How strong are these shells/nukes? Could they take out a city or just damage it a wee bit.



posted on Jul, 31 2004 @ 08:32 PM
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The Davy Crocket was a wonderful weapon. Range: 1.5 miles, blast radius: 2 miles

Dig Hole. Pray.



posted on Aug, 1 2004 @ 02:32 AM
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Originally posted by SpockO_o
How strong are these shells/nukes? Could they take out a city or just damage it a wee bit.


Well the yield of the cannon weapon is said to be between 15 and 20 kt.

The bomb that were dropped in Japan were about the same size.



posted on Aug, 1 2004 @ 02:46 AM
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I love hyperbole. The Davy Crocket is right up my alley because of that. You have to admire such insane concepts! The next-best thing would be a nuclear hand grenade.

It could be mounted on jeep, also.

Kind of a 'fire-and-forget-the-gunner' weapon.

There were also nuclear shells for th 155mm cannons. Generally these shells would take twice the powder of a regular cannon shell. There also had to be tons of nuclear security guys around them at all times.



posted on Aug, 1 2004 @ 06:35 AM
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Originally posted by Hyperen

Originally posted by SpockO_o
How strong are these shells/nukes? Could they take out a city or just damage it a wee bit.


Well the yield of the cannon weapon is said to be between 15 and 20 kt.

The bomb that were dropped in Japan were about the same size.



Yeah but houses in Japan were made out of paper and wood, a modern city is also bigger with all of the buildings and hard structures would be much harder to flatten with a 15kt bomb.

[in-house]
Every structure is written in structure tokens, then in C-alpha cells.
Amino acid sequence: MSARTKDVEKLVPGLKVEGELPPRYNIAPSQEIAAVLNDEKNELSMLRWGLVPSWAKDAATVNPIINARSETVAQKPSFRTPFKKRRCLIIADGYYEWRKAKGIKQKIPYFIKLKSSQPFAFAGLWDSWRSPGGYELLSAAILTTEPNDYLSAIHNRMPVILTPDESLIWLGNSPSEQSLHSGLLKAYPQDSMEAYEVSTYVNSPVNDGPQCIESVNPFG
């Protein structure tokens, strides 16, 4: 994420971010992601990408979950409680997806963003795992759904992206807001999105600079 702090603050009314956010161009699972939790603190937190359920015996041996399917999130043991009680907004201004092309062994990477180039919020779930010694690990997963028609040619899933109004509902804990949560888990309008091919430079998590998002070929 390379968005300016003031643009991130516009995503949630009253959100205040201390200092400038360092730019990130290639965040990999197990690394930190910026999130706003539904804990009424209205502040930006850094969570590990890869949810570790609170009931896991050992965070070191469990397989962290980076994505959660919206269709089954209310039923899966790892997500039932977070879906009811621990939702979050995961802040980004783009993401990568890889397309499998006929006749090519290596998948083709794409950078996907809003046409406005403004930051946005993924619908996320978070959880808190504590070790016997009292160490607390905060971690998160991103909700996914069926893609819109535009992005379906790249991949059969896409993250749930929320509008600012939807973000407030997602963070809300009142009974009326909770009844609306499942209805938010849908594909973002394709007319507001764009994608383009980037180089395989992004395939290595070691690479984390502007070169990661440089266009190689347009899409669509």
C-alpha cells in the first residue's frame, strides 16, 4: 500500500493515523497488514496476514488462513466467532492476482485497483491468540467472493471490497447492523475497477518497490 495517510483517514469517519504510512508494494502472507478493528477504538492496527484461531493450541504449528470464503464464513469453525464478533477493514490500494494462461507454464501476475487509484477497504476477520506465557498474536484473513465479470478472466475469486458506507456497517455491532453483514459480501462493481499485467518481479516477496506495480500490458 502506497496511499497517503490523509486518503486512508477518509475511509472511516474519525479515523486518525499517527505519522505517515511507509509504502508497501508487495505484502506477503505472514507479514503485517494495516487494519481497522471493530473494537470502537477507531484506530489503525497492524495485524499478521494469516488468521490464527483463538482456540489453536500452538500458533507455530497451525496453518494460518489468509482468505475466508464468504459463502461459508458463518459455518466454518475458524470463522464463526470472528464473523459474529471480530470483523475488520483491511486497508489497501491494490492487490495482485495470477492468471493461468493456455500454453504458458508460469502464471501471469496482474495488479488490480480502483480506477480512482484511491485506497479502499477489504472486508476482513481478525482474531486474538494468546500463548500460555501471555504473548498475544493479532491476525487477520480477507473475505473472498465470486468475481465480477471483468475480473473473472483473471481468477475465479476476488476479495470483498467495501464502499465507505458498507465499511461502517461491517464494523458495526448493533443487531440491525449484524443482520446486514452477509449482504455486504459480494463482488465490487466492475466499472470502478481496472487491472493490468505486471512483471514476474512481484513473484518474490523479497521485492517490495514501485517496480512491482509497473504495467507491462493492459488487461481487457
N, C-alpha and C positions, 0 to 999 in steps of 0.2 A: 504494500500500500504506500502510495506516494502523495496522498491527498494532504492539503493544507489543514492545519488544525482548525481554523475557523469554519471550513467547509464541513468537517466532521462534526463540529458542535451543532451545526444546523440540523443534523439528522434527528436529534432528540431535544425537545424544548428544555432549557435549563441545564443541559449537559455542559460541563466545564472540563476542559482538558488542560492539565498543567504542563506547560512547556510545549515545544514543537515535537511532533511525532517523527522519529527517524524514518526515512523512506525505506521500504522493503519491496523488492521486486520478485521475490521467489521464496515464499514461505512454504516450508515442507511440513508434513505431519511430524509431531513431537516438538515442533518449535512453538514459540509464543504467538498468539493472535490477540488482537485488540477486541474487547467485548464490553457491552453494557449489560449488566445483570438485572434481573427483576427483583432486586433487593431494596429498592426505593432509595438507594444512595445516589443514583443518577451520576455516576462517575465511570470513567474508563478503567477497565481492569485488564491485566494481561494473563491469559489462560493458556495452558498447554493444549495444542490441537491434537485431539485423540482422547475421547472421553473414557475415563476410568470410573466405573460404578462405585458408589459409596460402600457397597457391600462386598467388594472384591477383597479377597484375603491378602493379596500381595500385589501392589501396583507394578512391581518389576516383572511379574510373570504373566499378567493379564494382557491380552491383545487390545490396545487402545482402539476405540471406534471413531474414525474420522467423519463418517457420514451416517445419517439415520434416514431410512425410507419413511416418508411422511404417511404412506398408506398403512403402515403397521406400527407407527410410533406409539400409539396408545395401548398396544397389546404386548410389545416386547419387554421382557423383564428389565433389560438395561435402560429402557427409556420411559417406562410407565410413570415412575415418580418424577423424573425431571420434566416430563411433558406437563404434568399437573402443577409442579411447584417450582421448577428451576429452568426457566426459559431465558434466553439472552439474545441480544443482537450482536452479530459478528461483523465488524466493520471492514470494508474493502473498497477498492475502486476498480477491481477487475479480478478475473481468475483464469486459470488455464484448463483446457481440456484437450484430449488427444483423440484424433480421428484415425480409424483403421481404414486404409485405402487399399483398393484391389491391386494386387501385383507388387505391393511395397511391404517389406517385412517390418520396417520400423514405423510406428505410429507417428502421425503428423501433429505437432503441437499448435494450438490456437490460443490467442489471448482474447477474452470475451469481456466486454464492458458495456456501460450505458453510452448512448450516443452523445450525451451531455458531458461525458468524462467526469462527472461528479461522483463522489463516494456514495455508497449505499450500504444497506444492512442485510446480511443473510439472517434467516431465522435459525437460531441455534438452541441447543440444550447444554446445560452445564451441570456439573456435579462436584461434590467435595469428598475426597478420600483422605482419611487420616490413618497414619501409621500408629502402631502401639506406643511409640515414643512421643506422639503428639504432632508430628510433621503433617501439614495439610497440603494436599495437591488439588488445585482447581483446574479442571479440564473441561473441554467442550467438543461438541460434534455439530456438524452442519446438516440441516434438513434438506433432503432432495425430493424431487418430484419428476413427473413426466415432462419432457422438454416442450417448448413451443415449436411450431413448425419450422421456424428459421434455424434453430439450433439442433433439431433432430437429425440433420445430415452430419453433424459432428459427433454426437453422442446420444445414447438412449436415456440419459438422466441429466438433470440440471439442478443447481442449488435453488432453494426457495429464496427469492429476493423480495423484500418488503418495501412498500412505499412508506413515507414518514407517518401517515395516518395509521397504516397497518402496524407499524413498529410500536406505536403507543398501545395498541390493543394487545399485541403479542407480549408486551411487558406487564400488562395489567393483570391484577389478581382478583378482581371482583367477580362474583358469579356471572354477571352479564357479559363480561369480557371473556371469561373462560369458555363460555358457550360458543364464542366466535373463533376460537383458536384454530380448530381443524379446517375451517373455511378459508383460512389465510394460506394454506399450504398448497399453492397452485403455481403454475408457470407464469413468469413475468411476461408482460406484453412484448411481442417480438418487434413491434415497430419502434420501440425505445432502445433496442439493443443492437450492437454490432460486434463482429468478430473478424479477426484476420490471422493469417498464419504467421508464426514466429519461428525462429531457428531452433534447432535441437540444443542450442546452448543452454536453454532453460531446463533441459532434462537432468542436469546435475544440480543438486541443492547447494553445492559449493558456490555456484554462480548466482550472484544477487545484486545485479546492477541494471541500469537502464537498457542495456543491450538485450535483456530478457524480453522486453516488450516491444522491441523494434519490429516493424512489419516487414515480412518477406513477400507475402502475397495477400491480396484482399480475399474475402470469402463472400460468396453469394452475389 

[edit on 1-8-2004 by WestPoint23]



posted on Aug, 1 2004 @ 06:35 AM
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Wow,Thanks guys. I still cant belive they would design a "atomic annie"
like cannon. TBH, I wouldn't be within 20miles of a thing like that who knows what could happen
!



posted on Aug, 1 2004 @ 02:36 PM
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Originally posted by Hyperen
Well the yield of the cannon weapon is said to be between 15 and 20 kt.
The bomb that were dropped in Japan were about the same size.


Your right, but these insane weapons (atomic annie and Davey crockett) were really ment for use on open Soviet troop formations. You would get way more destrcution if you dropped them in the heart of a city. Advancing troops would be pretty spread out, you you would want a pretty wide blast area to get the maximum damage.

It is really scary that the planners thought that they could keep a nuclear exchange like this on a tactical level.